Posts Tagged ‘mobile’

TweetDeck iOS App

Thursday, April 28th, 2011

A couple days ago, TweetDeck dropped a completely revamped version of their iOS app.

Most of the interface elements make perfect sense, but take a little time getting used to. Pinching columns out for an overhead view works great, but it’s not intuitively obvious. It’d be great to see some kind of overlay when first signing in that shows an example of the gesture. It’s the same problem that plagues Twitter for Mac and Twitter for iPad. They have some awesome three-finger gestures that work brilliantly, but they’re tucked away far too deep.

The inverted scrollbar is a little strange at first; most apps use the center of the bar to indicate your position, but TweetDeck uses the bottom of the bar to show where you are. And when you scroll up, the bar shortens instead of moving. Again, once you get used to it, it’s a great experience. I love the way that column headers are represented when viewing, though – the shadow of the notification light when viewing unread tweets looks really slick.

Performance is also vastly improved – even on my iPhone 3G, scrolling is smooth, and the app locks into your swipe between columns much better. No one enjoys highlighting a tweet when you’re intending to switch columns.

Aside from a few quirks, this app is much more polished than the previous iteration. Hit up the download!


Wednesday, April 7th, 2010

Launch Day

I’ve never been to an Apple product launch before, and was excited about experiencing the unique culture surrounding Cupertino’s releases. I arrived at Atlanta’s Lenox Square to be 16th in line – not too bad, considering the hundreds of people that showed up. At first, I was a little hesitant about having to wait a few hours for the doors to open, but the time passed really quickly, fueled by great conversations with Mark Bowling, Taft Watson (the first one to get the original iPhone in Chicago), and other like-minded technology enthusiasts. At 8:30, the doors to the mall were opened, and we were herded to the outside of the Apple Store until 9:00. Right after 9, the lights were turned on, followed by all the store employees running from both directions – clapping, cheering, and high-fiving. It’s about as close to sports and tailgating as I get.

The crazy thing is that very few of the customers were chiming in, but it still felt like a huge deal. Geniuses held HD cameras high above the crowd as the first group of us were filing into the store, scrambling to get a look. I first played with a demo unit, went to grab a case, and then was approached about my reservation. For as many people that were there, the entire process was surprisingly smooth. After getting checked out, I headed home to unbox and start using the device.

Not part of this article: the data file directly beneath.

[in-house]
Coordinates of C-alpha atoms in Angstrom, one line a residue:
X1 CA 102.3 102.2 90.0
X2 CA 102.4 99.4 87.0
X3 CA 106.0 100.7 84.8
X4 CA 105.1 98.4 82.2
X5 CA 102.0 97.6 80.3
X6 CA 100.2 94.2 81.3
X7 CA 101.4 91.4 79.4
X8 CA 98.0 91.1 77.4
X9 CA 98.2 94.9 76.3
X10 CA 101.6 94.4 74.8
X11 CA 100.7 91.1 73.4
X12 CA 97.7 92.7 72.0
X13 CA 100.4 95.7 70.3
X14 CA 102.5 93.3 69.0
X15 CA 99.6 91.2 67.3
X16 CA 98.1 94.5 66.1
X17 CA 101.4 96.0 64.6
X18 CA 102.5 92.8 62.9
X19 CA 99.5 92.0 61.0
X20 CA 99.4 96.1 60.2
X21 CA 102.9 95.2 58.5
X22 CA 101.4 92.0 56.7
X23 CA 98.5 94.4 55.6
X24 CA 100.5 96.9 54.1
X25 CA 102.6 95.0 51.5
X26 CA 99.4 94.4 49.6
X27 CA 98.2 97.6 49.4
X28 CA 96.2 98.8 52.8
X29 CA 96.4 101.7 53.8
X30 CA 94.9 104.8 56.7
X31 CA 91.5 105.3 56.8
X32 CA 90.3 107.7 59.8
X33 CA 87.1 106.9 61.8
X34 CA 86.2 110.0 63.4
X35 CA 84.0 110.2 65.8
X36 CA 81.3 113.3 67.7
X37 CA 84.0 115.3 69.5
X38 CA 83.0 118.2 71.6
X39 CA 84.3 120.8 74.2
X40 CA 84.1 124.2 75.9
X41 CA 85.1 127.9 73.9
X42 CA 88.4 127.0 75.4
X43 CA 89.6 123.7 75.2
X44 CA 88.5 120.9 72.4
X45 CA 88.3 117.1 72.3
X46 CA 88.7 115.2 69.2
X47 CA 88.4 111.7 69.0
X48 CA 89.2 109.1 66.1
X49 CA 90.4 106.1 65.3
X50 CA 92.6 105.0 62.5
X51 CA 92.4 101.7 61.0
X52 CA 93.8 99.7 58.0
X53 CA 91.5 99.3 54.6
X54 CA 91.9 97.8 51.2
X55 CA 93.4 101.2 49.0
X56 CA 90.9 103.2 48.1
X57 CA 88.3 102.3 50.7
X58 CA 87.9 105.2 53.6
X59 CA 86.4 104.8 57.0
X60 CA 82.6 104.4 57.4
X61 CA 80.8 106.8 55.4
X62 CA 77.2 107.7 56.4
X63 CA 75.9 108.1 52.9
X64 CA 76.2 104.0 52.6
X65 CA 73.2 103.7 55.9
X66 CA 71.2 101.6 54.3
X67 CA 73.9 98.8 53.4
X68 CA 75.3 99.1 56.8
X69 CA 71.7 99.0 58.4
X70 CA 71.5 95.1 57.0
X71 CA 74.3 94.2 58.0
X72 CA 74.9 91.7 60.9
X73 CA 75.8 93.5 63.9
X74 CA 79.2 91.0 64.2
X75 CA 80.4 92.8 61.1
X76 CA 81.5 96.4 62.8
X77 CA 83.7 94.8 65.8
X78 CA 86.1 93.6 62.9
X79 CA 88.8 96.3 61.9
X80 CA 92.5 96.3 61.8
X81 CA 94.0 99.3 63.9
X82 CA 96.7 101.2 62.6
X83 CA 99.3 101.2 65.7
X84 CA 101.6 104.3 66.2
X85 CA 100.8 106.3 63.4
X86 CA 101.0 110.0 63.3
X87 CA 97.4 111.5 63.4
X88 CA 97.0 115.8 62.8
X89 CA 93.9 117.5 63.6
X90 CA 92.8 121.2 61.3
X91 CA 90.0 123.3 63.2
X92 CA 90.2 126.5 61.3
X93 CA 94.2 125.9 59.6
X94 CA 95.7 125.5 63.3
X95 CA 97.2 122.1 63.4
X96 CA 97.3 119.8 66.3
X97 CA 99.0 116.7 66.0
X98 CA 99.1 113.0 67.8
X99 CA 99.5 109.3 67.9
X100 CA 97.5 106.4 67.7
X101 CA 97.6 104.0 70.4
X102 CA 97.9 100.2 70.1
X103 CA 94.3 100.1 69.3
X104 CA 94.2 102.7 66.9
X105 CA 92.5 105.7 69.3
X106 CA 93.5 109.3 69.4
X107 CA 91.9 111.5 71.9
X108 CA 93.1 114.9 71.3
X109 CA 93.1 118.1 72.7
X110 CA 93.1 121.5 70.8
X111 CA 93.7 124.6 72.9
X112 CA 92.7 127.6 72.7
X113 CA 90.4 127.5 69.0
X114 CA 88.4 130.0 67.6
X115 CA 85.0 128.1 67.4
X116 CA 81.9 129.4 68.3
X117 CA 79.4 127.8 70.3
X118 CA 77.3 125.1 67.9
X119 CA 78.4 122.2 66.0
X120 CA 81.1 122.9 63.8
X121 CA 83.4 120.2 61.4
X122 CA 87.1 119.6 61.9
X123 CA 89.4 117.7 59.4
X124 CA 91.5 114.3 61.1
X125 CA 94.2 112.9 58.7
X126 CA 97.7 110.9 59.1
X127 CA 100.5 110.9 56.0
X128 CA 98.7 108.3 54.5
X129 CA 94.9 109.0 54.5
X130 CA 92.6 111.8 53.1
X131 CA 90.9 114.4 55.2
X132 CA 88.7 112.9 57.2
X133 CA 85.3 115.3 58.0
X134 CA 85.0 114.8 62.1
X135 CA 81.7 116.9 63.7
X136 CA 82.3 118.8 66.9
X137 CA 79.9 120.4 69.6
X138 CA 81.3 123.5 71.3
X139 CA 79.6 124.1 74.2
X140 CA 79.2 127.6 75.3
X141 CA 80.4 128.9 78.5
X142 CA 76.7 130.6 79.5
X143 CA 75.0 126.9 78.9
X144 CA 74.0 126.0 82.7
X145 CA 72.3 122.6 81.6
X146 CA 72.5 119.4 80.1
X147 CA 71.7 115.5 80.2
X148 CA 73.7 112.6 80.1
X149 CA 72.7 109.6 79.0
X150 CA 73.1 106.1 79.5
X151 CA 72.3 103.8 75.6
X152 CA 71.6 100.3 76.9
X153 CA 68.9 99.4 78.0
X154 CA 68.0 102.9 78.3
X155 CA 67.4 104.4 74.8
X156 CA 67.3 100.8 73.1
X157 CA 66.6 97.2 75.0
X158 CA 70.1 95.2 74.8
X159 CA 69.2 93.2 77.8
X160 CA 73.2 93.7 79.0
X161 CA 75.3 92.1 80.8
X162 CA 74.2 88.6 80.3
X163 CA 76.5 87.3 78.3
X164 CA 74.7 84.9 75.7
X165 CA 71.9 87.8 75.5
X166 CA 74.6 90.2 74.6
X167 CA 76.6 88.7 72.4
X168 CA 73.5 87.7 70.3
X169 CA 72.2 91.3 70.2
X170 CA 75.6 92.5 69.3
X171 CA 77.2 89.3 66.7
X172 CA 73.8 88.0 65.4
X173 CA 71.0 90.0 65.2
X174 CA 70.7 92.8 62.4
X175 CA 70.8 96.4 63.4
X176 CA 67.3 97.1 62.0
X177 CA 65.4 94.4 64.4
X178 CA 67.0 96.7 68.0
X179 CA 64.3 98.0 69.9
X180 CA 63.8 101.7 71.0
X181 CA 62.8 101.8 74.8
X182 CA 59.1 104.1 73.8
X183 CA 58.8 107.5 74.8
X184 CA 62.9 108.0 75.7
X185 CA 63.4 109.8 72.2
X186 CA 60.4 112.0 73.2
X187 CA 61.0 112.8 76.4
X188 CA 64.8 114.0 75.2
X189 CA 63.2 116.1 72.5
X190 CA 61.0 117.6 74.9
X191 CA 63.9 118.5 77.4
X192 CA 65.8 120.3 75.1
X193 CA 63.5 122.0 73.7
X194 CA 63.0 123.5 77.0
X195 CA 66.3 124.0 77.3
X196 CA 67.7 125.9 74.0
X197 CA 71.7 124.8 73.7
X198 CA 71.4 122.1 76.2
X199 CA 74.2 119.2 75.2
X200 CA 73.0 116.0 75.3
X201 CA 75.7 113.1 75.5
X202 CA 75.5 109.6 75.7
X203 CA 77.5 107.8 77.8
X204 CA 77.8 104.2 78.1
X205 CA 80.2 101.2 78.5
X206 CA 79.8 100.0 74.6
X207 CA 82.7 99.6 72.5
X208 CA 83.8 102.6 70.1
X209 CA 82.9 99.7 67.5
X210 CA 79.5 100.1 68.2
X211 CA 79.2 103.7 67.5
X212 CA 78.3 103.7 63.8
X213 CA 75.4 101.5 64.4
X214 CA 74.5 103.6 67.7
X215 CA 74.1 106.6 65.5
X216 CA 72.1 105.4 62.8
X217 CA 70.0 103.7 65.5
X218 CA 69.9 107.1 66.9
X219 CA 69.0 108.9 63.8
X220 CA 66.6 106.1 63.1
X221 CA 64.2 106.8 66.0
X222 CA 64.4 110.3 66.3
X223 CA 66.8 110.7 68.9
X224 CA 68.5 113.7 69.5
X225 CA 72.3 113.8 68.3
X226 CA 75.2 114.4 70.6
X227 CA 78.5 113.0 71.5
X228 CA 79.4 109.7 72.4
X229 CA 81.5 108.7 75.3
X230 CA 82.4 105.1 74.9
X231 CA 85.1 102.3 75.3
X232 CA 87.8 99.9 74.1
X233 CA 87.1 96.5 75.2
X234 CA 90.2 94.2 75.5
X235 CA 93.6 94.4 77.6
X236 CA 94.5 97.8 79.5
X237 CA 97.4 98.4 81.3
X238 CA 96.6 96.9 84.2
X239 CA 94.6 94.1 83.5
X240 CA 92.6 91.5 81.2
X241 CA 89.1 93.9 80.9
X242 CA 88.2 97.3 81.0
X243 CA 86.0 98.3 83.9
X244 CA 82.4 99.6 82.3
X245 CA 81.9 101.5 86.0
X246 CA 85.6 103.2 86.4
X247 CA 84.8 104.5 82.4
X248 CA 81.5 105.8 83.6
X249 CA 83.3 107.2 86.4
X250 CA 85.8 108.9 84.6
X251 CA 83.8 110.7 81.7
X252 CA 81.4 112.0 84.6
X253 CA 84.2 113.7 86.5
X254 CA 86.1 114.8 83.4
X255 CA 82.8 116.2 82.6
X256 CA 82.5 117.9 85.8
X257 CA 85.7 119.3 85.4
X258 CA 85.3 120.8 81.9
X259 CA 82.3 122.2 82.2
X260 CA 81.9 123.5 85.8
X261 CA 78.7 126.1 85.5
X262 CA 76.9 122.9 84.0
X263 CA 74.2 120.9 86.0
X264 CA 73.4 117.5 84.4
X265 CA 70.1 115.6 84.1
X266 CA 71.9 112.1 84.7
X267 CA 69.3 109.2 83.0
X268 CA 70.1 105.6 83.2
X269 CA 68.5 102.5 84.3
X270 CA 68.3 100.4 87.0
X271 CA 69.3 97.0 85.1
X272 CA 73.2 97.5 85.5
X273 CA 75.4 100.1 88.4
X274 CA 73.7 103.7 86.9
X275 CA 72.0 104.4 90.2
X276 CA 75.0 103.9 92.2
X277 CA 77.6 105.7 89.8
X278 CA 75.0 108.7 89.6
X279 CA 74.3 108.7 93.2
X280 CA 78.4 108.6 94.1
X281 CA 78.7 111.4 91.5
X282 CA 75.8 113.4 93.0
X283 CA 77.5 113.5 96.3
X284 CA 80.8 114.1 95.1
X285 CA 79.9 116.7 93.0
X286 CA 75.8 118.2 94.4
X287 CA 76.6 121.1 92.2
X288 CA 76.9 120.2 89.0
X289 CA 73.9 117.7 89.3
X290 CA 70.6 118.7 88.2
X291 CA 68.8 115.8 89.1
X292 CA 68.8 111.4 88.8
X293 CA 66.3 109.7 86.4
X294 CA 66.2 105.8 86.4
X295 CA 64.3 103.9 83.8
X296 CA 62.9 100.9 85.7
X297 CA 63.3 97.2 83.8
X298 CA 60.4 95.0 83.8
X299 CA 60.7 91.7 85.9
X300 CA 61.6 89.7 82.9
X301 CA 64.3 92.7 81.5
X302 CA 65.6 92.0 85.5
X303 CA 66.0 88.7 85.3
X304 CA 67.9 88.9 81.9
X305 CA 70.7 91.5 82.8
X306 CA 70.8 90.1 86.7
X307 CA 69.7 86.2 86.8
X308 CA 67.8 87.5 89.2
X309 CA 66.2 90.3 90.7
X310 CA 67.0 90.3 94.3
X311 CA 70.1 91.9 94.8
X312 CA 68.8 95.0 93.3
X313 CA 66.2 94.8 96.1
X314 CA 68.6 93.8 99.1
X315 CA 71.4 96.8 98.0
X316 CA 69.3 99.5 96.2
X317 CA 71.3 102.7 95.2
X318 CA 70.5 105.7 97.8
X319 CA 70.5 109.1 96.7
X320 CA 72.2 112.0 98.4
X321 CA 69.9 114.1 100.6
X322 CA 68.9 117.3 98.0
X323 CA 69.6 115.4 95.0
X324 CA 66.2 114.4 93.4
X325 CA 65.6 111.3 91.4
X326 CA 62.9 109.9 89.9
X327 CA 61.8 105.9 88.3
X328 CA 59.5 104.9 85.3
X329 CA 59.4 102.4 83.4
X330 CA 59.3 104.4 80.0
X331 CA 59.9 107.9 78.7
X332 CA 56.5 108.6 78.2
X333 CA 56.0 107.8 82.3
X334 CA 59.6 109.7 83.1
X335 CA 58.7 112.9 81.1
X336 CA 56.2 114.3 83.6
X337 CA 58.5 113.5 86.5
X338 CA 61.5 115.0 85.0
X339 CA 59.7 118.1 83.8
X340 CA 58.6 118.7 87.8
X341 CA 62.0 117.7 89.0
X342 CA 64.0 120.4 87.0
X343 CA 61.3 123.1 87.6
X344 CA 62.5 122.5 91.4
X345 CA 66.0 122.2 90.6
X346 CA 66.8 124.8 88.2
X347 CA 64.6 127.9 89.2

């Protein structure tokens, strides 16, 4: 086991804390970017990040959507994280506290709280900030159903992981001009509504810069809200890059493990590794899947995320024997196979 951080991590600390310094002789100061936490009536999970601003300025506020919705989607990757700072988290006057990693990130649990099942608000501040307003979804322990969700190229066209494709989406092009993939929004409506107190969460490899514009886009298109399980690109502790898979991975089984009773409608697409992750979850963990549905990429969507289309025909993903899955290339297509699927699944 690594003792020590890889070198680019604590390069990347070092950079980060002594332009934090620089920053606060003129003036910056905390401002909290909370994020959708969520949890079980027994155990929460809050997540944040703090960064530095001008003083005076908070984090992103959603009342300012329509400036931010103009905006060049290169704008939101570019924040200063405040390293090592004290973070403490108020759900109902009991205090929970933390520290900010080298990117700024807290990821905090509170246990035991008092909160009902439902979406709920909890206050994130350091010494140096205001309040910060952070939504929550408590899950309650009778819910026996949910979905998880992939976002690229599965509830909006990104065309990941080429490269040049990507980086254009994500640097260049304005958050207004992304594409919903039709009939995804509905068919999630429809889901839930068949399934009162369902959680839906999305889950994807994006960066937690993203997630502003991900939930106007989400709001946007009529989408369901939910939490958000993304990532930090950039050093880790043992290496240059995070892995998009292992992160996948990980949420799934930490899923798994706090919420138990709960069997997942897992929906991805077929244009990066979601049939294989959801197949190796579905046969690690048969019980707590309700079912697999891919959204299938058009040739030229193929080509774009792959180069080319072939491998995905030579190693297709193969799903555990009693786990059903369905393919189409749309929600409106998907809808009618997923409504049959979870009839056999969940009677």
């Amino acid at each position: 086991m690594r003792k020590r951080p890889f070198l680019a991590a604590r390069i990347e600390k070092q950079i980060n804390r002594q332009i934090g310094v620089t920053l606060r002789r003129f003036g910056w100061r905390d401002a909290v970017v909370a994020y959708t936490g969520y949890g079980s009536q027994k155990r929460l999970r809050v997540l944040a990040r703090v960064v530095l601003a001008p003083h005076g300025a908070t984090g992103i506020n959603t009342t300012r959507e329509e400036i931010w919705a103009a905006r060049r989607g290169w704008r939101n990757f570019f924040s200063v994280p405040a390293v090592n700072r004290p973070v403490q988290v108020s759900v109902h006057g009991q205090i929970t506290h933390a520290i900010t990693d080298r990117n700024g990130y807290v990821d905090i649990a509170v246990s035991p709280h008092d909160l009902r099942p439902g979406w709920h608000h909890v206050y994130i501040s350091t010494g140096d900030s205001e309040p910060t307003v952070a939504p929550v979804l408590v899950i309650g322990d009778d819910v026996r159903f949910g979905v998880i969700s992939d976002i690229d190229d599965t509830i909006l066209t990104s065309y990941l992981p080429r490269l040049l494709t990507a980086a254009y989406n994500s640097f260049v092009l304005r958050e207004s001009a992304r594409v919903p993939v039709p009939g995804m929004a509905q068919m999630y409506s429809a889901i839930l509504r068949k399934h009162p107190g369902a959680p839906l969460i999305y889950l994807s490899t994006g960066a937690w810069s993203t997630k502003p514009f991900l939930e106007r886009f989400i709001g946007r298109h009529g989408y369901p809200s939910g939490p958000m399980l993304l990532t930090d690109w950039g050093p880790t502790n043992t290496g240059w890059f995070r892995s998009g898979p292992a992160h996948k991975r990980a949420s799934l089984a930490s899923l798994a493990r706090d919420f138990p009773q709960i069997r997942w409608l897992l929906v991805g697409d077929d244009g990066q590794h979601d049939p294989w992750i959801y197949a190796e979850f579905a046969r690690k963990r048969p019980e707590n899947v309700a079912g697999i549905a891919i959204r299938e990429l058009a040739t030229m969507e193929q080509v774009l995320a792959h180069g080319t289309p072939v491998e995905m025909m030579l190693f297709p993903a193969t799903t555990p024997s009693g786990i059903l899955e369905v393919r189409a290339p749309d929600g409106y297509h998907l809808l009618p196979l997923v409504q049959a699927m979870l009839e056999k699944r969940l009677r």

As with any Apple product, the unboxing was an phenomenal experience. The iPad sat atop a USB cable and power adapter, separated by a few foldout documentations. When first powered on, an iTunes connection was required, although the presence of a full charge got me through the day. There’s been some buzz surrounding issues with USB charging, but I don’t see it as a pressing issue – especially considering the fact that the iPad’s battery life is excellent. I went ahead and synced my music library, podcasts, movies, and a selection of apps I downloaded the previous night. After making sure all content was synced cleanly, I went through the Settings menu to personalize everything to the same configurations as on my iPhone, as well as to enable MobileMe syncing.


There’s a few great apps for the iPad, a solid amount of good ones, and a lot of bad ones. The majority of the outstanding ones are a bit more expensive than their iPhone counterparts, but (especially with games) the prices aren’t terrible considering the amount of development work involved. My wish list’s currently at around $150 worth of apps – something that’s not happening anytime soon. Here’s a few favorites that I’ve already installed:

  • NetNewsWire
  • Evernote
  • WordPress
  • Twitterific
  • Pandora
  • Netflix
  • Fieldrunners
  • Tap Tap Radiation
  • RealRacingHD

NetNewsWire is much faster than the iPhone version, and Netflix’s streaming capabilities are pretty cool. But as great as the first iteration is, it’d be nice if Netflix would offer a richer experience than just a site-specific-browser.

Running iPhone apps, however, is an overall bad experience. When scaled down, I feel cramped to use the app with the presence of a large screen surrounding it, but enlarging the app yields to pixelation. As suggested by Ajai Karthikeyan, antialiasing would be a great solution.

The Big Picture

The iPad will succeed in extremely general and extremely specific uses. There isn’t a better device for surfing the web on the couch; the same goes for using Twitter at a conference or doing a one-on-one presentation with Keynote.

But when it comes to day-to-day use and significant productivity, there’s still a huge need for the form factor of a desktop/laptop, not to mention their distance from the technical specifications of the iPad. In short, it’s a luxury item right now. Yet the tablet sector’s really starting to take off, and following the release of devices such as the HP Slate and JooJoo, the luxury factor will begin to decrease.

What’s your opinion on the iPad?